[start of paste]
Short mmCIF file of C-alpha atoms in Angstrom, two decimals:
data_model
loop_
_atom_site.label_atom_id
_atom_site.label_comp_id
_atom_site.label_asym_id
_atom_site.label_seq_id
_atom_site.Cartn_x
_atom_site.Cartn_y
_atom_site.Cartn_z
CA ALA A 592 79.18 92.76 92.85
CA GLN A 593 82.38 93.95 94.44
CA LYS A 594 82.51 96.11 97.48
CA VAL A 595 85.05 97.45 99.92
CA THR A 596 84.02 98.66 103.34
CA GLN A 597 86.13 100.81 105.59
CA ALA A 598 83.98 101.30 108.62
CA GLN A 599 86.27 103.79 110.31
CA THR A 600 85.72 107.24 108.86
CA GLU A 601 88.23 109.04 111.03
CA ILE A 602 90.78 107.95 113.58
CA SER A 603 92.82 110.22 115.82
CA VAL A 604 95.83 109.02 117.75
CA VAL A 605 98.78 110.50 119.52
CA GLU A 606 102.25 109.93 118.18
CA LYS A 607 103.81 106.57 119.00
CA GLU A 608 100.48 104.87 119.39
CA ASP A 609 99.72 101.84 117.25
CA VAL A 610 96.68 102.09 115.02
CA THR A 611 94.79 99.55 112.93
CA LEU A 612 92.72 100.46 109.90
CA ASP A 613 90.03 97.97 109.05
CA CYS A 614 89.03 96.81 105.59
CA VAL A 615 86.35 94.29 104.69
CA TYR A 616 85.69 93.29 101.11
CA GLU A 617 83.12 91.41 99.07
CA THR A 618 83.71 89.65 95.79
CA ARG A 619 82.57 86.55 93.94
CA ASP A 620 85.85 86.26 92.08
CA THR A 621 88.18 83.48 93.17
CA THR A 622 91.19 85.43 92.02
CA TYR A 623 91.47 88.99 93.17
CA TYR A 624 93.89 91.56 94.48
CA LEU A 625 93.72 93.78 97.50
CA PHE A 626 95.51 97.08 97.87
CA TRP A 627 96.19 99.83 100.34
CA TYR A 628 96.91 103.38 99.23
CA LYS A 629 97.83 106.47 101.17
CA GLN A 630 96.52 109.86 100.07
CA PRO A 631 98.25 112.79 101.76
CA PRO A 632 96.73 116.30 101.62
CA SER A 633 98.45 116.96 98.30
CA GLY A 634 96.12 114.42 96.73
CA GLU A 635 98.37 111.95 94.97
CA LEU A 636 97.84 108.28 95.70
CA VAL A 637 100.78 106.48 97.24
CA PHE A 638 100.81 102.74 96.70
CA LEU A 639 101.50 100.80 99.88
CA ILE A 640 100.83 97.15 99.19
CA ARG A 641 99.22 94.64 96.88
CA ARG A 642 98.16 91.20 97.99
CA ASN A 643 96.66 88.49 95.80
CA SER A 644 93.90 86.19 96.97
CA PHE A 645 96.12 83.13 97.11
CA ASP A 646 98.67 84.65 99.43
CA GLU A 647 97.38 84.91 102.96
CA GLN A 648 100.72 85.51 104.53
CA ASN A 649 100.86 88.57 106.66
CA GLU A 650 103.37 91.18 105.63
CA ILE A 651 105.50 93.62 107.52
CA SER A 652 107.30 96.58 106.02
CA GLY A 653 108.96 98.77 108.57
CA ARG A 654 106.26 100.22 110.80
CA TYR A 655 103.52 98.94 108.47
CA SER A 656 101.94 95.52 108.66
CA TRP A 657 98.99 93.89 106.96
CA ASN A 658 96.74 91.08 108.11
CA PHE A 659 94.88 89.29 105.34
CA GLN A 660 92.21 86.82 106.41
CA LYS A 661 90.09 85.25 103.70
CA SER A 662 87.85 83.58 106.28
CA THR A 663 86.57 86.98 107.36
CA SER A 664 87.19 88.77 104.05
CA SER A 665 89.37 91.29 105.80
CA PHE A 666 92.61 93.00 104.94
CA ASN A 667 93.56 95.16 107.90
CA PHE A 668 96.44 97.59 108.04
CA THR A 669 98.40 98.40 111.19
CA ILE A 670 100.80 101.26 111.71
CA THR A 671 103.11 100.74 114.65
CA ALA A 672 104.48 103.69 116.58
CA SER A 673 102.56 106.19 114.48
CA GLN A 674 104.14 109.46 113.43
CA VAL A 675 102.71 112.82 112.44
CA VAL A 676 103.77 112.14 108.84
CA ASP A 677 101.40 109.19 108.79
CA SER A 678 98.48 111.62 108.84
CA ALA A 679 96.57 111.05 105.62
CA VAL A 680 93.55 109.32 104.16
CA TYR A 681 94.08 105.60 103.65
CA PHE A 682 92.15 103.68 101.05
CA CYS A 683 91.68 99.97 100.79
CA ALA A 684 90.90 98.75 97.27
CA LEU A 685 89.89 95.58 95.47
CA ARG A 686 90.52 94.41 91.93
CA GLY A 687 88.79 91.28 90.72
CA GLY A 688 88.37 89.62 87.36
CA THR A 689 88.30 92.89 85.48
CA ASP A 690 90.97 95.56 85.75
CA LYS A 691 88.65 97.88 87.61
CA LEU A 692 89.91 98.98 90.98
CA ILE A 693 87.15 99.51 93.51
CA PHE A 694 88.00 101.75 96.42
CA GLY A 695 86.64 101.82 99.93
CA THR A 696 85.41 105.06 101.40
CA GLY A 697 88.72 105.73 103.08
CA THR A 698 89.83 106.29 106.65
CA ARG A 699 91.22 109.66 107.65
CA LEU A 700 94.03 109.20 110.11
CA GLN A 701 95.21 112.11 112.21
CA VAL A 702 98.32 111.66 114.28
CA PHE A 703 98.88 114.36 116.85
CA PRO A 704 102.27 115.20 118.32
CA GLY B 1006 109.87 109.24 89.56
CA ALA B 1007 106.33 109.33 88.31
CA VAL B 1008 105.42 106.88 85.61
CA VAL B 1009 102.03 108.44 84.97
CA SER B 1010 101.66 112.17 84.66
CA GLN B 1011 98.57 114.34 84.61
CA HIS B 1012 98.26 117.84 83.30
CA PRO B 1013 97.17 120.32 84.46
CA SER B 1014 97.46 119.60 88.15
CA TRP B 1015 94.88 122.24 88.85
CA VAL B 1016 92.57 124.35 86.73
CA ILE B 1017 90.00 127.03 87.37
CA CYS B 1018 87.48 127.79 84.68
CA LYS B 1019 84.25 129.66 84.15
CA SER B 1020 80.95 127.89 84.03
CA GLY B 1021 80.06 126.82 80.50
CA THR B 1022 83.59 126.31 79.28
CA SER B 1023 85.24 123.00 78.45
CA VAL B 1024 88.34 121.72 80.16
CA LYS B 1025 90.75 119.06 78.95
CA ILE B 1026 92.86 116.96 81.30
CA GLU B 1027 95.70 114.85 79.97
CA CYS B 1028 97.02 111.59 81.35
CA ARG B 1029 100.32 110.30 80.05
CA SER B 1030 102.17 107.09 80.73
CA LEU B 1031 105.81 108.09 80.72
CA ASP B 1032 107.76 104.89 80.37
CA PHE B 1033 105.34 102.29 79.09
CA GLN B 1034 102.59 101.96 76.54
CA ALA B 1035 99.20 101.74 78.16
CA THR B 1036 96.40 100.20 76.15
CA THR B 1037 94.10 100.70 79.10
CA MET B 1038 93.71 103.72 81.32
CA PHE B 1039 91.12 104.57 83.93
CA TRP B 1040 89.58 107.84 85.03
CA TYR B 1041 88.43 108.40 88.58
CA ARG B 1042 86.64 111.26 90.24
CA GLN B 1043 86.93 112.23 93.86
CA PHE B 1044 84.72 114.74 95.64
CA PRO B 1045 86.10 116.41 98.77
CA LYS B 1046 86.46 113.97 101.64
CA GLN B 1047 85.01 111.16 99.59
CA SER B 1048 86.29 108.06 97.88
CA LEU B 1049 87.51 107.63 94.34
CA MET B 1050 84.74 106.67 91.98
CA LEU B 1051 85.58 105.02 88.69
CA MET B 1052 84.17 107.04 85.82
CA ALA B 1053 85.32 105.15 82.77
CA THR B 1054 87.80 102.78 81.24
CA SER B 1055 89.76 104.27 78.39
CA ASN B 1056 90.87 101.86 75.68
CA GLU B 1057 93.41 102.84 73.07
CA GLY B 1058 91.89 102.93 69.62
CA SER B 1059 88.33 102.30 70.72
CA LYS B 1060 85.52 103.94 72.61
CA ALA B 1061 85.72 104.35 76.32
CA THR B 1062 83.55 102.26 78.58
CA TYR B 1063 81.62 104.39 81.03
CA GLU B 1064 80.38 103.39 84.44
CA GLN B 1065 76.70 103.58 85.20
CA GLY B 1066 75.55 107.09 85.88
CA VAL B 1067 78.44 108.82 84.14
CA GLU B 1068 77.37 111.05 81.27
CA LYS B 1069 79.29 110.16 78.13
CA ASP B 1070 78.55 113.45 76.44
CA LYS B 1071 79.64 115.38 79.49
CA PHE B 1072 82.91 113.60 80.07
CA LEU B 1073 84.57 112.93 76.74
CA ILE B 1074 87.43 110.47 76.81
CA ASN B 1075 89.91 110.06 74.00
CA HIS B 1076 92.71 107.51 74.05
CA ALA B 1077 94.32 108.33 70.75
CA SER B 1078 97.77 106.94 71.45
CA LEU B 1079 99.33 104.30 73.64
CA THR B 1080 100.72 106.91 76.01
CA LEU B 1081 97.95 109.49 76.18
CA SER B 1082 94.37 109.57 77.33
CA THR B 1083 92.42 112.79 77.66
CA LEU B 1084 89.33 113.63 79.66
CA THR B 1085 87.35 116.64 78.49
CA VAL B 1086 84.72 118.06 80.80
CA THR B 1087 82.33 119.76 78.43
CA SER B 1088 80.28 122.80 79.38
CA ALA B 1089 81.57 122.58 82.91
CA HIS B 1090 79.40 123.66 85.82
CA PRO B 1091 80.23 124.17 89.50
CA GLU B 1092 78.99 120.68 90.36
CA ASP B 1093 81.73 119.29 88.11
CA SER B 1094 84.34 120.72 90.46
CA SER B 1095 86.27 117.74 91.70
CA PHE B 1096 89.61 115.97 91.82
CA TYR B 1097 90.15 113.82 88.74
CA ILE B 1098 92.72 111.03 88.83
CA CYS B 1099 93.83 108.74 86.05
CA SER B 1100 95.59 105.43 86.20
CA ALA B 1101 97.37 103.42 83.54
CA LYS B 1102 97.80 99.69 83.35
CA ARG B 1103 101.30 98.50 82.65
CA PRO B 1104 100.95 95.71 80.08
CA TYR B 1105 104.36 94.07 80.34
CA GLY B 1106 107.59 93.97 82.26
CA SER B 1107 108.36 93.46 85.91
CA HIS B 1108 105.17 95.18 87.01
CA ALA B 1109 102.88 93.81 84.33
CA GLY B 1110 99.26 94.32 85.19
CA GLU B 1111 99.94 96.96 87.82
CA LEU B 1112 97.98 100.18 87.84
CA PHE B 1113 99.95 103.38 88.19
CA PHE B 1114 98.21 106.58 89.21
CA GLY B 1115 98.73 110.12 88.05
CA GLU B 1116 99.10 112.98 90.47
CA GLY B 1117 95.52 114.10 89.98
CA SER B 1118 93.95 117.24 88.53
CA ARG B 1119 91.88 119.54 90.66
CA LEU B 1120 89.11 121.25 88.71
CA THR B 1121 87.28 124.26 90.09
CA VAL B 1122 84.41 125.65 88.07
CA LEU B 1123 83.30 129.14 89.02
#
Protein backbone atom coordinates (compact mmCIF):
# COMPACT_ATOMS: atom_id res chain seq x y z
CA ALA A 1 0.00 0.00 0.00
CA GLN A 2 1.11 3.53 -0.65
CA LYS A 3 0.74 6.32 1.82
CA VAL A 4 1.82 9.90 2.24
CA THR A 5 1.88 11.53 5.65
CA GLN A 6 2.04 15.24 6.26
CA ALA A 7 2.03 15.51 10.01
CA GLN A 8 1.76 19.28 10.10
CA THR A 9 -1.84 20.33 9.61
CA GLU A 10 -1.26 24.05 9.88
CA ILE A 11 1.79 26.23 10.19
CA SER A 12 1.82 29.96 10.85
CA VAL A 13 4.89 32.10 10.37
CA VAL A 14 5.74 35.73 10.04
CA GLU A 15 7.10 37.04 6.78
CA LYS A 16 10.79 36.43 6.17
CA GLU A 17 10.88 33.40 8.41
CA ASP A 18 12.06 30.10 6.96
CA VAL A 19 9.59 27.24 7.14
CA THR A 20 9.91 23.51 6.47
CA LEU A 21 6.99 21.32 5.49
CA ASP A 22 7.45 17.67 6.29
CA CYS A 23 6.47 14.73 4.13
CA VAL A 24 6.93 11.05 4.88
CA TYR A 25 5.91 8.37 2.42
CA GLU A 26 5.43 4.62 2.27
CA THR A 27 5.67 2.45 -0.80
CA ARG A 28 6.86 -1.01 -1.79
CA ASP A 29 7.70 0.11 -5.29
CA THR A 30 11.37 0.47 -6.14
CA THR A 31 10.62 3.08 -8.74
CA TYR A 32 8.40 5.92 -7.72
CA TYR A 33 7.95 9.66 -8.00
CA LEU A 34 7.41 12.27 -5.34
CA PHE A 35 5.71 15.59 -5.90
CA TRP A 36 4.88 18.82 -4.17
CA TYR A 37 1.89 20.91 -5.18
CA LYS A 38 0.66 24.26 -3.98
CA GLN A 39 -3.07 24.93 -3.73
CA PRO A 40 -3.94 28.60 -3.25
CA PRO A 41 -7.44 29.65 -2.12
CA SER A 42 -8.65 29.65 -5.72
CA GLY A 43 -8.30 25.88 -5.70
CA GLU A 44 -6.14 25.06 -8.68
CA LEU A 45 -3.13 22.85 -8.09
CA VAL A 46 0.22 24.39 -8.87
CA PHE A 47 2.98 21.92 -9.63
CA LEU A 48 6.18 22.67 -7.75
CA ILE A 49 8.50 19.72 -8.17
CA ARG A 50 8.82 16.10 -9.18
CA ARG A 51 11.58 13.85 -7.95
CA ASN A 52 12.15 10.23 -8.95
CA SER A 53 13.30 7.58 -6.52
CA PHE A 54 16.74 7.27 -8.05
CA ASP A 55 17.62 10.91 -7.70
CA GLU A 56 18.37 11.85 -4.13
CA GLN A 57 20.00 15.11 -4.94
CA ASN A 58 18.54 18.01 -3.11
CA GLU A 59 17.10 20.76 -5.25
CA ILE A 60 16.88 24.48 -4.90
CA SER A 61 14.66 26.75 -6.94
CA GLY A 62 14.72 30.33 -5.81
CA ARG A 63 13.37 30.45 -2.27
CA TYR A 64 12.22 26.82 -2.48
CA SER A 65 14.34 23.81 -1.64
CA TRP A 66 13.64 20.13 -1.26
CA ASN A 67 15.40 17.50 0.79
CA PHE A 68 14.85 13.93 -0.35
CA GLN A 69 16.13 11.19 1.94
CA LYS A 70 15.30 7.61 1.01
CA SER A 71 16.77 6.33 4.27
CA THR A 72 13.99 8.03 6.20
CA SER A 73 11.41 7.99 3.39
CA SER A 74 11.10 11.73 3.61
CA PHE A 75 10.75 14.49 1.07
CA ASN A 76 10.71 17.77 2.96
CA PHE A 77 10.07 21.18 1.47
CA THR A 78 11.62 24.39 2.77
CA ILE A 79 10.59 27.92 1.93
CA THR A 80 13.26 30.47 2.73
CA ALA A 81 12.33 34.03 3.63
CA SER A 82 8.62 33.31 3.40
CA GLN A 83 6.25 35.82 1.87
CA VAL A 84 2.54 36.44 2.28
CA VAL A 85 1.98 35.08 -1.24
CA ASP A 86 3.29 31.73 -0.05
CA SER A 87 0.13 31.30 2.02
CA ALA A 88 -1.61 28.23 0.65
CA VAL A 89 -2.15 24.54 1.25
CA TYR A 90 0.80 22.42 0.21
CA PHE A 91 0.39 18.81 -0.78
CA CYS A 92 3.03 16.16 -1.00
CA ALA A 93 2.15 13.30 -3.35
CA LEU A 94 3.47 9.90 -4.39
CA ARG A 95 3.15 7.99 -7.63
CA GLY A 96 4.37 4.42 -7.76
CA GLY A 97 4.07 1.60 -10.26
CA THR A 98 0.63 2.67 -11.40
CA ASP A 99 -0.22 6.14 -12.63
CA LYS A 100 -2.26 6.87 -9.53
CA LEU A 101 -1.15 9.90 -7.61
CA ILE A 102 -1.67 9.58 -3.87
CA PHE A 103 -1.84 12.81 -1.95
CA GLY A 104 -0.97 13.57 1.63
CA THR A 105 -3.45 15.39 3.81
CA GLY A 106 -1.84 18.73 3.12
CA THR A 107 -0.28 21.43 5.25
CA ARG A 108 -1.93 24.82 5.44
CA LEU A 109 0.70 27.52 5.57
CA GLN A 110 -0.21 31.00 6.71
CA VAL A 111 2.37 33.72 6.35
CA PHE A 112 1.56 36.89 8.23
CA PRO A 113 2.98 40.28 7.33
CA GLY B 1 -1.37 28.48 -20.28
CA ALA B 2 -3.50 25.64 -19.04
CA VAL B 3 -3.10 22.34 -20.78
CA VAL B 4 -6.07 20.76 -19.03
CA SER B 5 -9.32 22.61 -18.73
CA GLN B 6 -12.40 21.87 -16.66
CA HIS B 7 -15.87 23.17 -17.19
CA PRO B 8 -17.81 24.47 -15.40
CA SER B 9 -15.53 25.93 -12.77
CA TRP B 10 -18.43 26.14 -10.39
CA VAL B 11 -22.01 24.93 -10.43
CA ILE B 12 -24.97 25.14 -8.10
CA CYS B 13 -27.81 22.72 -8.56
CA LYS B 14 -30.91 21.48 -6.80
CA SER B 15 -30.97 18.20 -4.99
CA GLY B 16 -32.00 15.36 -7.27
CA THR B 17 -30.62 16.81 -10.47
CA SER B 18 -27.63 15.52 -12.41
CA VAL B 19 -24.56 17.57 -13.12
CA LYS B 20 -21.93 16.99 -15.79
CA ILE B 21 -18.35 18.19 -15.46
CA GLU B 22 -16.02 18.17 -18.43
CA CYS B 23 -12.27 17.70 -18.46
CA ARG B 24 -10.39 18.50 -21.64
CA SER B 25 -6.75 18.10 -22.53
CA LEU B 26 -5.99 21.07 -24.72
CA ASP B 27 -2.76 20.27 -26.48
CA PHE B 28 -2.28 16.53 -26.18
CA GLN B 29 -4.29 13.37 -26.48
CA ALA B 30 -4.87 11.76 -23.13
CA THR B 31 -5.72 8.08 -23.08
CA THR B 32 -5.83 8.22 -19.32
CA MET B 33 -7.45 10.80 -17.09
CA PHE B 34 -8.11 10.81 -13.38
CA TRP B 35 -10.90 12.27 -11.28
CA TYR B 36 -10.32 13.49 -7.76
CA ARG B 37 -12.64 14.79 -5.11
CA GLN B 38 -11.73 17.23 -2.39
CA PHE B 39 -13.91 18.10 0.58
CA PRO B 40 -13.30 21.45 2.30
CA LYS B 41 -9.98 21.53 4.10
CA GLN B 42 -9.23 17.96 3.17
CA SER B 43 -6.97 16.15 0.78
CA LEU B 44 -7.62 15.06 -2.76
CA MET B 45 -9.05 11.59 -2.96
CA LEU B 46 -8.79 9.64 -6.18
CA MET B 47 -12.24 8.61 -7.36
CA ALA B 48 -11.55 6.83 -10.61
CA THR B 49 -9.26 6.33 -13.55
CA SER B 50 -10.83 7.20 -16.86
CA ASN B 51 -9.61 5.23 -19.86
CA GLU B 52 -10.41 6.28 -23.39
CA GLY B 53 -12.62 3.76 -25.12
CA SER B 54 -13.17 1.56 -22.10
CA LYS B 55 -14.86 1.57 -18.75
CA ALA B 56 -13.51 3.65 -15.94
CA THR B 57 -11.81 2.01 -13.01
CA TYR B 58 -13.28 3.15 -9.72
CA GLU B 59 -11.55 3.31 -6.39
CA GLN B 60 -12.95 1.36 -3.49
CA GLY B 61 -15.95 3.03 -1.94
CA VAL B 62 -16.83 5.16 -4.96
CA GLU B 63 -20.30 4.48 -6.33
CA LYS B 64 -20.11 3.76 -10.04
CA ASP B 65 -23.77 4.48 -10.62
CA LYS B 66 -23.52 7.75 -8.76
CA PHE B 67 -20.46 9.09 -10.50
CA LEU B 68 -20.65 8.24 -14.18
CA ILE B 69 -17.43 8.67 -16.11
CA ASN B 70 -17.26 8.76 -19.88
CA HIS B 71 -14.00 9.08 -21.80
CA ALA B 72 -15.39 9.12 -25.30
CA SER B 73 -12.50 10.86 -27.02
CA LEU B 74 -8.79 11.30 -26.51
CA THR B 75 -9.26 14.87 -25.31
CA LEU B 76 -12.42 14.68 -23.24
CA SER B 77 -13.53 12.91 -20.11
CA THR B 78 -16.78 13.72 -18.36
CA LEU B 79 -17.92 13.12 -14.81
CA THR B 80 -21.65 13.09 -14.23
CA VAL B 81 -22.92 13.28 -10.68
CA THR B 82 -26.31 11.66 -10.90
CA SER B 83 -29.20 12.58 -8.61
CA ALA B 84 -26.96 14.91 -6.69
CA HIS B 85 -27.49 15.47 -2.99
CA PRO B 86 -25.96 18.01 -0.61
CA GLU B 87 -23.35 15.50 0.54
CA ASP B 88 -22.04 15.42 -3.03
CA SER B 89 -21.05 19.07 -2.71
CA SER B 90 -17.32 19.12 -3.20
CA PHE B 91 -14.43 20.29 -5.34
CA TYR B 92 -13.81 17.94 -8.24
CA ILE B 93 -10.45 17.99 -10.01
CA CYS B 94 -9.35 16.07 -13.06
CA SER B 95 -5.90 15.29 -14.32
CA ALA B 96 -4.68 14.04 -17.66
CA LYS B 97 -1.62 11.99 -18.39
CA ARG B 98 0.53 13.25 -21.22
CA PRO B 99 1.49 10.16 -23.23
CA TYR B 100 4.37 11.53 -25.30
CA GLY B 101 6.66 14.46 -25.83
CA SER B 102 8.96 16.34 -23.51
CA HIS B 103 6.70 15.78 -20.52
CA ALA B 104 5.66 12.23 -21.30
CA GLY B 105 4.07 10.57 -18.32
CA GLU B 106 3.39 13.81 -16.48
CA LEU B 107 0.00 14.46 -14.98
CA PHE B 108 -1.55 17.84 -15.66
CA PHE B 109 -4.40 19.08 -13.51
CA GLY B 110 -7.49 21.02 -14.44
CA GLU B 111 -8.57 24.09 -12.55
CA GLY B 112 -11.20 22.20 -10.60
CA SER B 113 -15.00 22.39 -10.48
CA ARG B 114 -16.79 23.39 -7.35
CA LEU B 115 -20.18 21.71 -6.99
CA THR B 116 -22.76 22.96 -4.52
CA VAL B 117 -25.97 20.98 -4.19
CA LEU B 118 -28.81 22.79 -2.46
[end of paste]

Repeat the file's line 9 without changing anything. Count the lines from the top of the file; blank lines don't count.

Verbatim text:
_atom_site.Cartn_y